The second show of the new Woodworking Show season was held in West Springfield Mass this last weekend, January 11-13, and, as always, brought a mix of the usual and unexpected. We again assembled at the Big E, a hall well known to our woodworking attendees. The weather was typically unpredictable at this time of the year with one day cold and clear, a couple of days of rain and one with fog so thick that you couldn’t tell where you were. We relied on our fans’ built in GPS to find us and we weren’t disappointed. The attendance continues to grow at this venue year after year.
There was plenty to see in the hall with aisles of tool vendors and a number of educational opportunities that seemed to stay very crowded each day to within an hour or so of closing time. The Felder Tool Company had an impressive display of their fixed base tools and did quite well with brisk sales. Antique tools also attracted a great deal of attention from those longing for a return to memories of the way wood used to be cut and shaped. This plough plane was exquisite.
New to the show this year was an update to one of the most used of all shop tools, the tape measure. With an eye towards creating the “perfect tape” measure, inventor Oded Peri, has redesigned this daily workhorse from the inside out. Precision machining, built in scribe and markings on both sides will surely make the M1 Tape even more functional than the one you’re currently using. Of course, I had to have one as did hundreds of others that weekend. Copycats!
One of the schools on the floor this last weekend was “The Workbench” Woodworking and Craft School in Easthampton, Massachusetts. On display were examples of what can be learned at one of the many classes they run. This hall cabinet is but one of many beautiful projects.
The Connecticut Valley School of Woodworking had some very impressive pieces as well. I particularly liked the period pieces as well as the Greene and Greene styled table.
The Project Showcase had a number of nicely done projects this last weekend also. This plant vase and the live edge turning were very unique. I was really drawn to the oval mirror and frame. With an inlaid mother of pearl gull and the lighthouse scene, this beautifully finished project is a credit to its maker.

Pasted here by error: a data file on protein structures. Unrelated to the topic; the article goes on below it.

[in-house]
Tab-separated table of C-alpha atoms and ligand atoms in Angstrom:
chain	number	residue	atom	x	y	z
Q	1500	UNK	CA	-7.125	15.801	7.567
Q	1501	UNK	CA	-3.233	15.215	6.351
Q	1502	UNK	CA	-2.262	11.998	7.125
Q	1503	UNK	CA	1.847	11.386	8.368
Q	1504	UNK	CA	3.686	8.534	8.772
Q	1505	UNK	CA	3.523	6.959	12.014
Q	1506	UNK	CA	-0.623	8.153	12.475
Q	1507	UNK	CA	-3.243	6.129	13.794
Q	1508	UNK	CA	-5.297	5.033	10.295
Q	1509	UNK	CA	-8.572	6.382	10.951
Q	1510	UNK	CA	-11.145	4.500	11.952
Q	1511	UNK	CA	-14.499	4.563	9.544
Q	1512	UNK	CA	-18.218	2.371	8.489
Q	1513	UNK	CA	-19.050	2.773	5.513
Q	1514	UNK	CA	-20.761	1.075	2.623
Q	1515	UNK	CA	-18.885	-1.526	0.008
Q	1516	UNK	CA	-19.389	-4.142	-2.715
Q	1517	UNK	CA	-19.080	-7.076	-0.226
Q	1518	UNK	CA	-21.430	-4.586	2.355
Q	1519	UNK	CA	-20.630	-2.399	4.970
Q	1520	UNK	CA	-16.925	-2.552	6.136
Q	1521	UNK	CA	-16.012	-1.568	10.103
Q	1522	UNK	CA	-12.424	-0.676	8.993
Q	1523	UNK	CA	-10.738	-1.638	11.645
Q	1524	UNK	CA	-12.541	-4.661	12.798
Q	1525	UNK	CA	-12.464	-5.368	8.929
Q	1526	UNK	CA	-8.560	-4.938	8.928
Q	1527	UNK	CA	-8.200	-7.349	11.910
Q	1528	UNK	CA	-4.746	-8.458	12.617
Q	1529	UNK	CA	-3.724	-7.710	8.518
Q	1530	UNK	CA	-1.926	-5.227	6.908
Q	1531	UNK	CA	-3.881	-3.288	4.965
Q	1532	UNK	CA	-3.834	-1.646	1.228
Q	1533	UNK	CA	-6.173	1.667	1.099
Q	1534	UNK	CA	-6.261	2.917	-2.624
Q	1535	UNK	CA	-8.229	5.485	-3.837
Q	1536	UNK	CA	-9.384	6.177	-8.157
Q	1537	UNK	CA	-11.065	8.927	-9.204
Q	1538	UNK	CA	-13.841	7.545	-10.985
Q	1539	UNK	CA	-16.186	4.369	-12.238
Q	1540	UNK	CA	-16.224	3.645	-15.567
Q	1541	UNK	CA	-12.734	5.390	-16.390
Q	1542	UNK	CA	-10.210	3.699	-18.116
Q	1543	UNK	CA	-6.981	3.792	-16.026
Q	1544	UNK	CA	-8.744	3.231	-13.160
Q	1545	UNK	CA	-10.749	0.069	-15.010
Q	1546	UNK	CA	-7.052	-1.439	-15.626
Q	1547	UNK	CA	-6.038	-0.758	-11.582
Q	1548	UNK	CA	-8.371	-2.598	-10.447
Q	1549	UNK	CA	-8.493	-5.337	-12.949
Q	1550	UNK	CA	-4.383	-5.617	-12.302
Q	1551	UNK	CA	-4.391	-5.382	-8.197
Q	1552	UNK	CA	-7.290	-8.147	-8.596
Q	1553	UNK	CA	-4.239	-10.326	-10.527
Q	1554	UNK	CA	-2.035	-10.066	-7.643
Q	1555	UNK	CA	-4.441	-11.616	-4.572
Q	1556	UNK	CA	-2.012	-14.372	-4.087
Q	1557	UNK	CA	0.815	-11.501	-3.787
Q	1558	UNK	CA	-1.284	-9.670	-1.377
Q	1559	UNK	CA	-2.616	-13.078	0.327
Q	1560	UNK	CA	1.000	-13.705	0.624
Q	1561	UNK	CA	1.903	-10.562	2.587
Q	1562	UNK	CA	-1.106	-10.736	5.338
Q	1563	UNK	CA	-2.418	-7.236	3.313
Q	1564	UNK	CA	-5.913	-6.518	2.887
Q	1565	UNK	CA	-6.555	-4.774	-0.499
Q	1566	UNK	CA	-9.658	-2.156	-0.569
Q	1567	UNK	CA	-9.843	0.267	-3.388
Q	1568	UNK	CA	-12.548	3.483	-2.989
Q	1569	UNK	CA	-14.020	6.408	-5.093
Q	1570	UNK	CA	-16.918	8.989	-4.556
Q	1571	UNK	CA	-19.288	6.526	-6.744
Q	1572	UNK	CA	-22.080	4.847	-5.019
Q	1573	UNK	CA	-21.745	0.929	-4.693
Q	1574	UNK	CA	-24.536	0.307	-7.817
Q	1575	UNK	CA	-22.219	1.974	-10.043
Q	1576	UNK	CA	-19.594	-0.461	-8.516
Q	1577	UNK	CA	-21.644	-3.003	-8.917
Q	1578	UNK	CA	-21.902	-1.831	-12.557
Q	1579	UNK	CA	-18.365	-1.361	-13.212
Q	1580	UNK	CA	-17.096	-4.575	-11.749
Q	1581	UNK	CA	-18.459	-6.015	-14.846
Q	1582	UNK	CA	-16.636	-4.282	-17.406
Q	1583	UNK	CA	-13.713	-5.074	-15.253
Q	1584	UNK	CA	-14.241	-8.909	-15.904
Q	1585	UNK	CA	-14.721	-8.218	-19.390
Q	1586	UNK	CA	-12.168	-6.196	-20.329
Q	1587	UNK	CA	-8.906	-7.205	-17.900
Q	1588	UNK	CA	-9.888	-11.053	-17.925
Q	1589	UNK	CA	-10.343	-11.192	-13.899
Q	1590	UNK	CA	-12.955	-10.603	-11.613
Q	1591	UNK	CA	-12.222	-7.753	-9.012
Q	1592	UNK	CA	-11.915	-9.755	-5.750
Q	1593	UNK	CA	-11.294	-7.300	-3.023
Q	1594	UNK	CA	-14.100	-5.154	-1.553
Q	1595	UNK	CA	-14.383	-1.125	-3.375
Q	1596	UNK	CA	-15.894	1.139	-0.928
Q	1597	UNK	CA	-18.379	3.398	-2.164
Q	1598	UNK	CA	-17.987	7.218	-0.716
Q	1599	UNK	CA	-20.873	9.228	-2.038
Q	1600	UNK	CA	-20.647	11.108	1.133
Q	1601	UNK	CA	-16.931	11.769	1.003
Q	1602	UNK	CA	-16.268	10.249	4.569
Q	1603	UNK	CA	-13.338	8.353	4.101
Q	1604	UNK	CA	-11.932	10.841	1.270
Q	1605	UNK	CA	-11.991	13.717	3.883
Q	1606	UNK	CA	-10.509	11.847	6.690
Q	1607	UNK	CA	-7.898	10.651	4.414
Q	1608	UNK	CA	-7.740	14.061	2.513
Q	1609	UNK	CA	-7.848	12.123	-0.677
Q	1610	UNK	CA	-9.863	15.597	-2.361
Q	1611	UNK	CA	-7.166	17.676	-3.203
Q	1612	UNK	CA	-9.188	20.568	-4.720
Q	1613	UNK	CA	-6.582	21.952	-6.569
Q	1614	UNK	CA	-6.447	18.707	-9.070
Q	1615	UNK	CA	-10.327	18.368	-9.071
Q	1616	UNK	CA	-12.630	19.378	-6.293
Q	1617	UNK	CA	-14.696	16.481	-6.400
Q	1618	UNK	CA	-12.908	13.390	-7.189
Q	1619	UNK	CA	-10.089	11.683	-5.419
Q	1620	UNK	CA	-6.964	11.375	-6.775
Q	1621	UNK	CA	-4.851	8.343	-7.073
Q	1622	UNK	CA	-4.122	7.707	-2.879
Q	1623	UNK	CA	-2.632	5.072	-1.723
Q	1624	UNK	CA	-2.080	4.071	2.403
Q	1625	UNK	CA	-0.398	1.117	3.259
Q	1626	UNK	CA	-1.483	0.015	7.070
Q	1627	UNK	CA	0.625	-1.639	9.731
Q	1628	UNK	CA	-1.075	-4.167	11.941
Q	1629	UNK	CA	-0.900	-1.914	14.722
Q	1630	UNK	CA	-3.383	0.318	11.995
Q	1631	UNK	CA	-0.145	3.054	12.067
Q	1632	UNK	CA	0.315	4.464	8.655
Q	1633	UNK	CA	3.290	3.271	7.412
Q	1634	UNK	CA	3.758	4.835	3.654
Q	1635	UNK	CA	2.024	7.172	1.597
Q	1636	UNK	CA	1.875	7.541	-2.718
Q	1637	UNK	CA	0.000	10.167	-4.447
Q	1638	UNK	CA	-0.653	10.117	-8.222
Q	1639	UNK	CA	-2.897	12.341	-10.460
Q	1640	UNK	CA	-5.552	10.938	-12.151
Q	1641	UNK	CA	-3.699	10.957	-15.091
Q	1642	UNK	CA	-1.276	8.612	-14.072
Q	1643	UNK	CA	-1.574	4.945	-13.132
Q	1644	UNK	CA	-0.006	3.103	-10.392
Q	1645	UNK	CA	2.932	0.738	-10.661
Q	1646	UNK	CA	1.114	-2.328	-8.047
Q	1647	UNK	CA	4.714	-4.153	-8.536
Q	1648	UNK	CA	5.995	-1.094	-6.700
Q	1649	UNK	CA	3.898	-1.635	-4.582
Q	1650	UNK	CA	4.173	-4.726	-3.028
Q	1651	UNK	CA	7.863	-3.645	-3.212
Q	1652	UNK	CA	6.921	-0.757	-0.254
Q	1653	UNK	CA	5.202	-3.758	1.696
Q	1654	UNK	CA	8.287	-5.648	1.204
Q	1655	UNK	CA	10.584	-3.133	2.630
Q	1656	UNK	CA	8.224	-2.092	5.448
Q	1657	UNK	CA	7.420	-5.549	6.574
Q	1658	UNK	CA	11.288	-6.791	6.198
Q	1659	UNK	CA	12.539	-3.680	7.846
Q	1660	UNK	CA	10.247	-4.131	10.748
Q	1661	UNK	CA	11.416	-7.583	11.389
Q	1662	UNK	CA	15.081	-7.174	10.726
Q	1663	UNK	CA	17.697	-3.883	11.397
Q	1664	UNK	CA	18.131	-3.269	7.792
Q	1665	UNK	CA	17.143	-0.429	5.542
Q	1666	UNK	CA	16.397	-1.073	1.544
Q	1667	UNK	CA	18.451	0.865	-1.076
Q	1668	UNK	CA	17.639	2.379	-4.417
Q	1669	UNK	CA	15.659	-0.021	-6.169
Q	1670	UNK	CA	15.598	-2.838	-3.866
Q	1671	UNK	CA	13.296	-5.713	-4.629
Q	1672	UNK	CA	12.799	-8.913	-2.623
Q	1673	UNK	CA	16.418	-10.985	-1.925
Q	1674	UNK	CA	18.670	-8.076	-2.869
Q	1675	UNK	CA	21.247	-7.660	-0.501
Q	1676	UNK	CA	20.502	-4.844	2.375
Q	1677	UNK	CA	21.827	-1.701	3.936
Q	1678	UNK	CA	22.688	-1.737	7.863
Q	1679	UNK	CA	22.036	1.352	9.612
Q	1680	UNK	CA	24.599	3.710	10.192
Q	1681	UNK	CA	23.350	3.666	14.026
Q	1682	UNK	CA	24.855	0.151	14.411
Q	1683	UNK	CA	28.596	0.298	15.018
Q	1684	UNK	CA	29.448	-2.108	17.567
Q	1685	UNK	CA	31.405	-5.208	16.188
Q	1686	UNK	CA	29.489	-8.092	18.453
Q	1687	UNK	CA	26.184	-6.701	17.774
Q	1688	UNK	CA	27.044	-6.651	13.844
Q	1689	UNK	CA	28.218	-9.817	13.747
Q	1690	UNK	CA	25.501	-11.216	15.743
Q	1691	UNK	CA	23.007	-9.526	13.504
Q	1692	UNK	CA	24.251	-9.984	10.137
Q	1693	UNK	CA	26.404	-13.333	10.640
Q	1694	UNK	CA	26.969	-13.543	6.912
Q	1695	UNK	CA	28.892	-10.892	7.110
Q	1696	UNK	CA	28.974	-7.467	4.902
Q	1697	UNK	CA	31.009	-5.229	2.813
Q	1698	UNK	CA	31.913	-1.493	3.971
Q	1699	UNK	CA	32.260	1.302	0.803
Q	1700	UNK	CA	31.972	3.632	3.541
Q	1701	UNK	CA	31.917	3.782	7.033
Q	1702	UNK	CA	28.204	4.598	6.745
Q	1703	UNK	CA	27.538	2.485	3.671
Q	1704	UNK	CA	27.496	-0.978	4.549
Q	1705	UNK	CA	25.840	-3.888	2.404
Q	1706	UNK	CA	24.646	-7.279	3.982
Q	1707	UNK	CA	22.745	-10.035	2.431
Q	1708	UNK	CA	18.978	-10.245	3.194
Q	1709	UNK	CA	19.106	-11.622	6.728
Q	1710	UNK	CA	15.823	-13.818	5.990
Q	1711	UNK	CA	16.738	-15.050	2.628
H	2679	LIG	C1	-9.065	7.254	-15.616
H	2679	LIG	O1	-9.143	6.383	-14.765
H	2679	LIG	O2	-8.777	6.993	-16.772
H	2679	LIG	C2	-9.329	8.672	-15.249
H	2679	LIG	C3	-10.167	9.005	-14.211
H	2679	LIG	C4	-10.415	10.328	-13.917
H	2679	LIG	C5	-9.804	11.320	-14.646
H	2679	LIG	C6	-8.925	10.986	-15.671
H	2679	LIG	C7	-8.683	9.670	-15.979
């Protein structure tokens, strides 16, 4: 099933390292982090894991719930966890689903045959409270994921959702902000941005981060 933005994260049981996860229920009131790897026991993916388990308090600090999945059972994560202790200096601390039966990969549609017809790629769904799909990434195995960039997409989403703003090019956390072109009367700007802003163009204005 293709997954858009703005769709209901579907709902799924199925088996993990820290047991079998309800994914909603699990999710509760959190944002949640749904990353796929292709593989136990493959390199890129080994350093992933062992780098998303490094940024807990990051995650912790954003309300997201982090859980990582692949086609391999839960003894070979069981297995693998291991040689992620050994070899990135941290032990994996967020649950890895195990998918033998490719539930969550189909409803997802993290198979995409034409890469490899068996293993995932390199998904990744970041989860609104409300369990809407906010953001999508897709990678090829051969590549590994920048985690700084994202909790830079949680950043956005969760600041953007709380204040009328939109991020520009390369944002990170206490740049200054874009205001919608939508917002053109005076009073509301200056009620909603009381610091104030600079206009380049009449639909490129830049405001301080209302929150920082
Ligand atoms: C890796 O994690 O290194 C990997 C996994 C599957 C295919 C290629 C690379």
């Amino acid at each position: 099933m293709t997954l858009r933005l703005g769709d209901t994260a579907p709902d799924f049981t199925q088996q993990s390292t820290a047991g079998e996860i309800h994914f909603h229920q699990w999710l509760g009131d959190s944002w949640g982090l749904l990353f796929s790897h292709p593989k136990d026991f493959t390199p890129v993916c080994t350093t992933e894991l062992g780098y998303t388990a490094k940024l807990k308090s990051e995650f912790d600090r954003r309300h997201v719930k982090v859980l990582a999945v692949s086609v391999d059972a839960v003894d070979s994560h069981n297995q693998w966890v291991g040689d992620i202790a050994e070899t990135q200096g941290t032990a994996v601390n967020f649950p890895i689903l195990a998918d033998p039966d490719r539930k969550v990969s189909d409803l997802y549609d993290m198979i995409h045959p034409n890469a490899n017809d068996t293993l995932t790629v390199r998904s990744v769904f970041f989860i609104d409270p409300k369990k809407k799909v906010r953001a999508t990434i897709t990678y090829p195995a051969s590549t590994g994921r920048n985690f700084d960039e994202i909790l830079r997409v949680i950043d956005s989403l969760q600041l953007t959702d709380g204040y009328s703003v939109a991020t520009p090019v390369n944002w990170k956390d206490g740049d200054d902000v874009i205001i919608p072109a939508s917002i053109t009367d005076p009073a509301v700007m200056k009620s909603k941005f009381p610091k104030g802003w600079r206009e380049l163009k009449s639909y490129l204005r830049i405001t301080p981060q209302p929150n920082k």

The winner of this week’s judging was the “Bent Lamination Coffee Table” by Tony Restivo. The combination of Walnut and Maple and his attention to detail, made this a standout.
Second place went to Ray McClelland and his aptly named “Ray’s Table”. The figure of the Redwood slab really highlighted this project. Finally, The “Tambour Roll Top Toy Box” took home third place. Plenty of toys will fit in this five foot long box. Maybe even a child or two.
Its normal to see any of the more seasoned (older) vendors working together in our very functionally dysfunctional family here out on the road. Who else would help with such a technical task?
Here, however, is something very much out of the norm. Alex Snodgrass of Carter Products is always very demonstrative during his presentations. If you’ve seen him cut his bandsawn reindeer, you know that his hands never stop moving. What you’re seeing here is sign language though because a case of laryngitis took his voice away. The show must go on and “old squeeky” made the best of it. At the close of the show each day, he taught all of us friends a bit of his sign language.
Tommy Mac, host of TV’s “Rough Cut” made a surprise visit to the WOOD Booth and brought his friend and shop assistant, Al, with him. We got a chance to talk about the season and what is ahead for the show. Tommy is a pleasure to talk with and his shows are always very informative and his projects are unique. Al was the icing on the cake!
I enjoyed the show this last weekend, in fact, so much so that I decided to spend an extra day. Actually, United Airlines made that decision when they opted not to fly into Dulles because of the fog. No harm done. A mere twenty four hours later I was back at home. Livin” the dream! You can enjoy the show next weekend, January 18-20 in Indianapolis at the Indianapolis State Fairgrounds in the Toyota Blue Ribbon Hall on East 38th Street. This is always one of the most well attended shows of the season with a large number of vendors. You’ll also have a great many free educational seminars covering almost all aspects of our beloved craft. In the past the lines have been quite long at the gate so consider buying your tickets on line at Thewoodworkingshows.com. If you do get out to the show, stop at the WOOD booth and catch my Finishing seminars. And bring some questions. With any luck, you’ll only have three days. I’m driving to this venue and United can’t mess up my return home.
‘Til then, I’ll see you on the road.
WOOD Magazine Traveling Ambassador